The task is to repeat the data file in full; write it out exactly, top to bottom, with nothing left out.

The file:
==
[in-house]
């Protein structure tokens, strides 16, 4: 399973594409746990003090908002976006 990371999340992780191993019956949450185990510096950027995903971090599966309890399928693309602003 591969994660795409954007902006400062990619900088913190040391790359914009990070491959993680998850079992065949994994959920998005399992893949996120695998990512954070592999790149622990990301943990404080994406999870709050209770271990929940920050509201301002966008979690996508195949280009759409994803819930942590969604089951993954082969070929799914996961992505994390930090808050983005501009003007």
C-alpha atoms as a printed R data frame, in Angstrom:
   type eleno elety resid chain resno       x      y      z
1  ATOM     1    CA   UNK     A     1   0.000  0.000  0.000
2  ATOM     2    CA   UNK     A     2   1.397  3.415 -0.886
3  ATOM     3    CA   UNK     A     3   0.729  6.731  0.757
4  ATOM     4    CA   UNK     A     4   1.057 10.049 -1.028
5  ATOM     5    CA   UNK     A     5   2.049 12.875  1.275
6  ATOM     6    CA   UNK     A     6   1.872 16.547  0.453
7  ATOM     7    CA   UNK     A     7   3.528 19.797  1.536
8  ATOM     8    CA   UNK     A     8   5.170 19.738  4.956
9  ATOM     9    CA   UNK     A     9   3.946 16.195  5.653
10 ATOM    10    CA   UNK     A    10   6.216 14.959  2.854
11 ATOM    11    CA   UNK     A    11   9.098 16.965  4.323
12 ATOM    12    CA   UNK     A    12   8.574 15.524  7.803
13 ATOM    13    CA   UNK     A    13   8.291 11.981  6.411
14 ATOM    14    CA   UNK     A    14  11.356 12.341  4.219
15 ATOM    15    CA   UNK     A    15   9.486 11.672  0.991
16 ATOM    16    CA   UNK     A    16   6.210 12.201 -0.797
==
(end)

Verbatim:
[in-house]
């Protein structure tokens, strides 16, 4: 399973594409746990003090908002976006 990371999340992780191993019956949450185990510096950027995903971090599966309890399928693309602003 591969994660795409954007902006400062990619900088913190040391790359914009990070491959993680998850079992065949994994959920998005399992893949996120695998990512954070592999790149622990990301943990404080994406999870709050209770271990929940920050509201301002966008979690996508195949280009759409994803819930942590969604089951993954082969070929799914996961992505994390930090808050983005501009003007």
C-alpha atoms as a printed R data frame, in Angstrom:
   type eleno elety resid chain resno       x      y      z
1  ATOM     1    CA   UNK     A     1   0.000  0.000  0.000
2  ATOM     2    CA   UNK     A     2   1.397  3.415 -0.886
3  ATOM     3    CA   UNK     A     3   0.729  6.731  0.757
4  ATOM     4    CA   UNK     A     4   1.057 10.049 -1.028
5  ATOM     5    CA   UNK     A     5   2.049 12.875  1.275
6  ATOM     6    CA   UNK     A     6   1.872 16.547  0.453
7  ATOM     7    CA   UNK     A     7   3.528 19.797  1.536
8  ATOM     8    CA   UNK     A     8   5.170 19.738  4.956
9  ATOM     9    CA   UNK     A     9   3.946 16.195  5.653
10 ATOM    10    CA   UNK     A    10   6.216 14.959  2.854
11 ATOM    11    CA   UNK     A    11   9.098 16.965  4.323
12 ATOM    12    CA   UNK     A    12   8.574 15.524  7.803
13 ATOM    13    CA   UNK     A    13   8.291 11.981  6.411
14 ATOM    14    CA   UNK     A    14  11.356 12.341  4.219
15 ATOM    15    CA   UNK     A    15   9.486 11.672  0.991
16 ATOM    16    CA   UNK     A    16   6.210 12.201 -0.797